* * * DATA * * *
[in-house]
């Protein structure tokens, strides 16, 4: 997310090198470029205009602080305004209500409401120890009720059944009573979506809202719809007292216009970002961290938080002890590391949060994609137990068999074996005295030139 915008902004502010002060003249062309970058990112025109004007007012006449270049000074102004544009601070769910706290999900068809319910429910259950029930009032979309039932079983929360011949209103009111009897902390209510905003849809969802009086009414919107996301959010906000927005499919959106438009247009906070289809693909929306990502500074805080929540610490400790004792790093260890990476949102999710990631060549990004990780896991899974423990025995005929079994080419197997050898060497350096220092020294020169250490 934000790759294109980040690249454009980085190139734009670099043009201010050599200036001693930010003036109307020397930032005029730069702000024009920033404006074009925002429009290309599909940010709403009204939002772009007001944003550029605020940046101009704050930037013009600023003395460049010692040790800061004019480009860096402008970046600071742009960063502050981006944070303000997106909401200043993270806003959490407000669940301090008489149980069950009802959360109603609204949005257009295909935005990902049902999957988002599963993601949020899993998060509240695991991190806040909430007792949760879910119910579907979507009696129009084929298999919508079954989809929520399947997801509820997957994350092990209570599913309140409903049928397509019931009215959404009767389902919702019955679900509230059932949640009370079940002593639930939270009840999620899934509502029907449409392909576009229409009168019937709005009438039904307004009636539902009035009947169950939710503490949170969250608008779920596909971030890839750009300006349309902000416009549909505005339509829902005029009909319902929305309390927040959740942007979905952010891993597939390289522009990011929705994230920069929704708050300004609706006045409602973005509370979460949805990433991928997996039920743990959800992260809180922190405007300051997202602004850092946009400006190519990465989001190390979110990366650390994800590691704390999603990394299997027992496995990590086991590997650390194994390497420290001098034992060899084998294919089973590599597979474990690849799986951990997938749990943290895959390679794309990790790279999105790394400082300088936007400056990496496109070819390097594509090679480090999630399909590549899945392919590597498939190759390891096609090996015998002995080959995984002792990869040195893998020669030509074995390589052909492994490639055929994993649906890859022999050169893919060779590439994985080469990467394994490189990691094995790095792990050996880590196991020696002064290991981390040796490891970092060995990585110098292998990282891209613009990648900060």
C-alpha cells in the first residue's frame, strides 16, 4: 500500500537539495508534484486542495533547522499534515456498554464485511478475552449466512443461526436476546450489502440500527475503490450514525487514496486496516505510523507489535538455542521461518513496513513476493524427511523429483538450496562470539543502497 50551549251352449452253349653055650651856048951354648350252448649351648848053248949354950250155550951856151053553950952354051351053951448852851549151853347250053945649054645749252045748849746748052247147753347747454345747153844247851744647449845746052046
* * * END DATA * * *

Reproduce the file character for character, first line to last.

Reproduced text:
[in-house]
């Protein structure tokens, strides 16, 4: 997310090198470029205009602080305004209500409401120890009720059944009573979506809202719809007292216009970002961290938080002890590391949060994609137990068999074996005295030139 915008902004502010002060003249062309970058990112025109004007007012006449270049000074102004544009601070769910706290999900068809319910429910259950029930009032979309039932079983929360011949209103009111009897902390209510905003849809969802009086009414919107996301959010906000927005499919959106438009247009906070289809693909929306990502500074805080929540610490400790004792790093260890990476949102999710990631060549990004990780896991899974423990025995005929079994080419197997050898060497350096220092020294020169250490 934000790759294109980040690249454009980085190139734009670099043009201010050599200036001693930010003036109307020397930032005029730069702000024009920033404006074009925002429009290309599909940010709403009204939002772009007001944003550029605020940046101009704050930037013009600023003395460049010692040790800061004019480009860096402008970046600071742009960063502050981006944070303000997106909401200043993270806003959490407000669940301090008489149980069950009802959360109603609204949005257009295909935005990902049902999957988002599963993601949020899993998060509240695991991190806040909430007792949760879910119910579907979507009696129009084929298999919508079954989809929520399947997801509820997957994350092990209570599913309140409903049928397509019931009215959404009767389902919702019955679900509230059932949640009370079940002593639930939270009840999620899934509502029907449409392909576009229409009168019937709005009438039904307004009636539902009035009947169950939710503490949170969250608008779920596909971030890839750009300006349309902000416009549909505005339509829902005029009909319902929305309390927040959740942007979905952010891993597939390289522009990011929705994230920069929704708050300004609706006045409602973005509370979460949805990433991928997996039920743990959800992260809180922190405007300051997202602004850092946009400006190519990465989001190390979110990366650390994800590691704390999603990394299997027992496995990590086991590997650390194994390497420290001098034992060899084998294919089973590599597979474990690849799986951990997938749990943290895959390679794309990790790279999105790394400082300088936007400056990496496109070819390097594509090679480090999630399909590549899945392919590597498939190759390891096609090996015998002995080959995984002792990869040195893998020669030509074995390589052909492994490639055929994993649906890859022999050169893919060779590439994985080469990467394994490189990691094995790095792990050996880590196991020696002064290991981390040796490891970092060995990585110098292998990282891209613009990648900060």
C-alpha cells in the first residue's frame, strides 16, 4: 500500500537539495508534484486542495533547522499534515456498554464485511478475552449466512443461526436476546450489502440500527475503490450514525487514496486496516505510523507489535538455542521461518513496513513476493524427511523429483538450496562470539543502497 50551549251352449452253349653055650651856048951354648350252448649351648848053248949354950250155550951856151053553950952354051351053951448852851549151853347250053945649054645749252045748849746748052247147753347747454345747153844247851744647449845746052046